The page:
You can rent U-Haul trucks from regular pick-ups to 26-foot (7.9 meters) box trucks. The box trucks will require extra room to turn; otherwise, you could jump a curb and even run over a road sign. The longer your vehicle, the wider your turns need to be. Just don’t go so wide that you crash into some poor guy waiting in the opposite lane.

Going Up and Down Hills

A U-Haul truck with pull along trailer is parked in a roadside

So you’ve read along this far but still feel a little shaky about that nagging question: is it hard to drive a U-Haul? Time to take a deep breath. Because going up and down hills happens to be the hardest thing about driving U-Hauls.

And it’s still not that hard. When going uphill, shift the truck into low gear and climb at a steady pace that doesn’t overly tax the engine. Take the entire hill in low gear.

To go downhill, slow the truck first, then shift into low gear and coast down on engine power. Don’t ride the brake pedal. Riding the brake pedal heats the rotor pads and reduces stopping power. It also causes unnecessary strain on the whole braking system. Use the pedal only when necessary.


When a truck driver doesn’t make sure his rig has enough clearance to fit through a tunnel, the results are amusing – for people on the internet. Most of us have seen videos of trailers crashing into railway overpasses, and some of us may even have had a chuckle.

However, the results aren’t amusing for the driver. If you’re about to drive through a tunnel in your rented U-Haul, be sure to read the clearance heading, which is usually stamped directly above the tunnel. If the heading is lower than the height of your truck, find another route.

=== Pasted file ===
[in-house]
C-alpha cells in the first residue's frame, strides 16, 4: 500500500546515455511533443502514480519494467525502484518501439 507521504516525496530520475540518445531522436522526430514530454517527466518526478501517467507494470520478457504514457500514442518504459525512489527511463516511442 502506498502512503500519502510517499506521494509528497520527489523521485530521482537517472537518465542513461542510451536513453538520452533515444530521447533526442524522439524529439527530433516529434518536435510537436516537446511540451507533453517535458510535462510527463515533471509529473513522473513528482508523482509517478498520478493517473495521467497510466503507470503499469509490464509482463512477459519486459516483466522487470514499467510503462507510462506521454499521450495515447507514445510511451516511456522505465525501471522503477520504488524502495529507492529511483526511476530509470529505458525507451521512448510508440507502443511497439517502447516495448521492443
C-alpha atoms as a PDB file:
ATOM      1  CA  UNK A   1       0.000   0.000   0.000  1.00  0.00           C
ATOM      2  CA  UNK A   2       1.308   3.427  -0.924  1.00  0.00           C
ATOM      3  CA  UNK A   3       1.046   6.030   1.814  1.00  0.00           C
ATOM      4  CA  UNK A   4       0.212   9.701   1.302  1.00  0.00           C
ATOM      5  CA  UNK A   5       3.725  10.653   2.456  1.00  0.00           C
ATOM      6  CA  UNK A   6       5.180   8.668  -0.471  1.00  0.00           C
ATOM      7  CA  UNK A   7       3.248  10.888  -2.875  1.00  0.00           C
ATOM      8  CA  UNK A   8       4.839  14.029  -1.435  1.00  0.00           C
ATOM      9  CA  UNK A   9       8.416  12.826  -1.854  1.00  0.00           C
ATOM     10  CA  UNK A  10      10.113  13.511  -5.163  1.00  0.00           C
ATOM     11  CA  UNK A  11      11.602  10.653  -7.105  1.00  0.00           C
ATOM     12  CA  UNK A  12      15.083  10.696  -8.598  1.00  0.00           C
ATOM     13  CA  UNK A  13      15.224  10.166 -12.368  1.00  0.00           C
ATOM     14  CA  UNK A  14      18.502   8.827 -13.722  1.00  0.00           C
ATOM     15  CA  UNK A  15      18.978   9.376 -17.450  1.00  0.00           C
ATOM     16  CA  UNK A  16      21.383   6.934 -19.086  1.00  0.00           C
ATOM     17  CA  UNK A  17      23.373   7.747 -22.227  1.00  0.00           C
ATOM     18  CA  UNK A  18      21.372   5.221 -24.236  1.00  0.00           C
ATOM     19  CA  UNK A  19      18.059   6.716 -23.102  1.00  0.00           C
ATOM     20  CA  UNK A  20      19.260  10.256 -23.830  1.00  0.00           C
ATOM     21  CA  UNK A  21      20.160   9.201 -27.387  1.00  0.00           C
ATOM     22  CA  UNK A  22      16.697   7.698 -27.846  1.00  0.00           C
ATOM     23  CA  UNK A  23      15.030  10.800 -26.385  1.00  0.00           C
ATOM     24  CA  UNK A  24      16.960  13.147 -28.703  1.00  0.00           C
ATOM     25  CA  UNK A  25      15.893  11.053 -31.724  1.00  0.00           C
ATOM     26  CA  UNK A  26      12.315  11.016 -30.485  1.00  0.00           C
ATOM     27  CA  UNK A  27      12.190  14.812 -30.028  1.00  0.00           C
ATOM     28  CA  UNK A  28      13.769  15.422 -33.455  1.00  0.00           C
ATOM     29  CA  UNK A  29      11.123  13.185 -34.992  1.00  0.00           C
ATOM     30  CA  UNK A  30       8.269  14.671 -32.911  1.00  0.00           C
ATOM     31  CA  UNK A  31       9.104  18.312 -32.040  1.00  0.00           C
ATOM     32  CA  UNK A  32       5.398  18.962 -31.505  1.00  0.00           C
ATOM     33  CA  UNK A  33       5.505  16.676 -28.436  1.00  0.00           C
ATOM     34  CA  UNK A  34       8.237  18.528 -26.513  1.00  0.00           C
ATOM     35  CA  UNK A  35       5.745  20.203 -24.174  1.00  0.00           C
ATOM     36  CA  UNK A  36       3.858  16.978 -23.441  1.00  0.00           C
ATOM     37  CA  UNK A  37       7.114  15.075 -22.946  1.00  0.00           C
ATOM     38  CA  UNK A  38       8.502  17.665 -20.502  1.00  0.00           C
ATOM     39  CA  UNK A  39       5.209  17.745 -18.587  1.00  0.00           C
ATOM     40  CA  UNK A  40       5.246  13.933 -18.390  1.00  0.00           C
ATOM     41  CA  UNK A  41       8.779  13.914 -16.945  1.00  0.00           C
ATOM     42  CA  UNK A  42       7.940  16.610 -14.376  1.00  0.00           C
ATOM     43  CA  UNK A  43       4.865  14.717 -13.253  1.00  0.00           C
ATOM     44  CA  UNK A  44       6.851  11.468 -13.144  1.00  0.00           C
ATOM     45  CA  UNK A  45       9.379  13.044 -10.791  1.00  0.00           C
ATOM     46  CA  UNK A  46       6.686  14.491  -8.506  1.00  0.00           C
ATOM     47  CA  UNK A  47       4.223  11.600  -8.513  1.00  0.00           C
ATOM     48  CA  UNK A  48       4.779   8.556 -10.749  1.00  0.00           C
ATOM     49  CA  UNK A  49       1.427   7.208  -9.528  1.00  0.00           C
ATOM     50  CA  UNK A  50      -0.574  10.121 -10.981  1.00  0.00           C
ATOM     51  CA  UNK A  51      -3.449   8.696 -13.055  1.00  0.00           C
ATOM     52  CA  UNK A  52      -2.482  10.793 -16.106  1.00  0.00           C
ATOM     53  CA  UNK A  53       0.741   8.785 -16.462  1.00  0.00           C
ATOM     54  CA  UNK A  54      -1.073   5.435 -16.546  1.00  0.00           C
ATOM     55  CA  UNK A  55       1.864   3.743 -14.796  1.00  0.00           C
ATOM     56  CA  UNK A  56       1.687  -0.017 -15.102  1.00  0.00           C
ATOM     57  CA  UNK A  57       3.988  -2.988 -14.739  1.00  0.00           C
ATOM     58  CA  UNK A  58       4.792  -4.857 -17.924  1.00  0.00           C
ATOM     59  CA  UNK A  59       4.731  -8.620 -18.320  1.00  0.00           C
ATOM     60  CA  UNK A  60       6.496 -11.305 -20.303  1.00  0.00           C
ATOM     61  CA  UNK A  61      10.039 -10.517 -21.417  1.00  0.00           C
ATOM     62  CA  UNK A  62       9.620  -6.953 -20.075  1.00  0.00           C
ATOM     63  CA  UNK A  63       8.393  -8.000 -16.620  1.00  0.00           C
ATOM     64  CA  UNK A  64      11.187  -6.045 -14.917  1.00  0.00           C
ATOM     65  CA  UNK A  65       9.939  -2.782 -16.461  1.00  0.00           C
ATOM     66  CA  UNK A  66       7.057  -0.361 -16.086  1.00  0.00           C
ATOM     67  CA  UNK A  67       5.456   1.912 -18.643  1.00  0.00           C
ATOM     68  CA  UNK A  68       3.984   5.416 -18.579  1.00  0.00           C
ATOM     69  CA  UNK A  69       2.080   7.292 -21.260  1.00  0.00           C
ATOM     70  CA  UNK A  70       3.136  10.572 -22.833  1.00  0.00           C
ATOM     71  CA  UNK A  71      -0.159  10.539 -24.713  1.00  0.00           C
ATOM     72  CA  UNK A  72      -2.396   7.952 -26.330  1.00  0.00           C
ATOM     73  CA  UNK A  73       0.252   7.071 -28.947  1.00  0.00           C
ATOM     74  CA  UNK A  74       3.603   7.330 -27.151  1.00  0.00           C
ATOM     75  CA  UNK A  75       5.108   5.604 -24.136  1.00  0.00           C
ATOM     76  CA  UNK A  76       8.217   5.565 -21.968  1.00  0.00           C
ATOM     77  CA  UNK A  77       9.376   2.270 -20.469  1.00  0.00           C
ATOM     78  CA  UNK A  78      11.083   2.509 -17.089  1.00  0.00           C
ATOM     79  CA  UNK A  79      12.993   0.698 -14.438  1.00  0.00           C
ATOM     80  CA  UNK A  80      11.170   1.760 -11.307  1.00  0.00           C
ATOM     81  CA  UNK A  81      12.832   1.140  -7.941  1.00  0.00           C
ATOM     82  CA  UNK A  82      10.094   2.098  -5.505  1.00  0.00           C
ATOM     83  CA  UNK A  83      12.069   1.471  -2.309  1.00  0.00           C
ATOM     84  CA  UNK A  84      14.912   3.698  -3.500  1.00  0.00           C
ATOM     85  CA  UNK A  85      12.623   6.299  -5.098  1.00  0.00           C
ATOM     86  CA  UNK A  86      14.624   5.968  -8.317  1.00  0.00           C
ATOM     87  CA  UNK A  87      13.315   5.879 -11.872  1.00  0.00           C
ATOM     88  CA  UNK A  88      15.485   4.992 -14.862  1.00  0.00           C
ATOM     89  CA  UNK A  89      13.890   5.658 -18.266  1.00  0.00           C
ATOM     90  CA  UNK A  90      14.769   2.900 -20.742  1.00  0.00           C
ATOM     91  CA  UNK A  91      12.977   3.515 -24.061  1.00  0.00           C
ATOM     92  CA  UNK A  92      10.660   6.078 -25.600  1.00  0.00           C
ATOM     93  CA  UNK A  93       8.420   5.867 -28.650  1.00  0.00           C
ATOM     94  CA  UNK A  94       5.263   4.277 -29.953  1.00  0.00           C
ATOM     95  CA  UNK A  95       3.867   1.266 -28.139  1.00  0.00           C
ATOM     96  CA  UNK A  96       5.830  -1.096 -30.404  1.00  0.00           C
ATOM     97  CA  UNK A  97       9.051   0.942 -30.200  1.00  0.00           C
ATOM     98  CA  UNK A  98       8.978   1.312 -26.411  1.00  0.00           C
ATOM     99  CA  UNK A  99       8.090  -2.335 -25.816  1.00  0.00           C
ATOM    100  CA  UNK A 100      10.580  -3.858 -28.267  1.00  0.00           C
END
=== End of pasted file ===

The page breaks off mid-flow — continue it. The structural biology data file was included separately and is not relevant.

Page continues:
Trim 6 inches (15.24 centimeters) off whatever is posted. Most cities will not bother to change the clearance heading after a road is re-tarred. So if the heading reads 9’10” (3 meters), it may be something more like 9’4″ (2.8 meters). To avoid ugly crashes, drive carefully when approaching a tunnel.


I mentioned parking earlier in this article. However, it’s worth saying again that U-Haul trucks love wide open spaces. Anything so large would have to.

As you back out of a space, check those side mirrors. Roll down the window and lean out if you have to. If you’re riding with a friend, use him or her as a spotter. If parking to load or unload the truck, allow some clearance from the curb. This will give you an easy spot to anchor the ramp.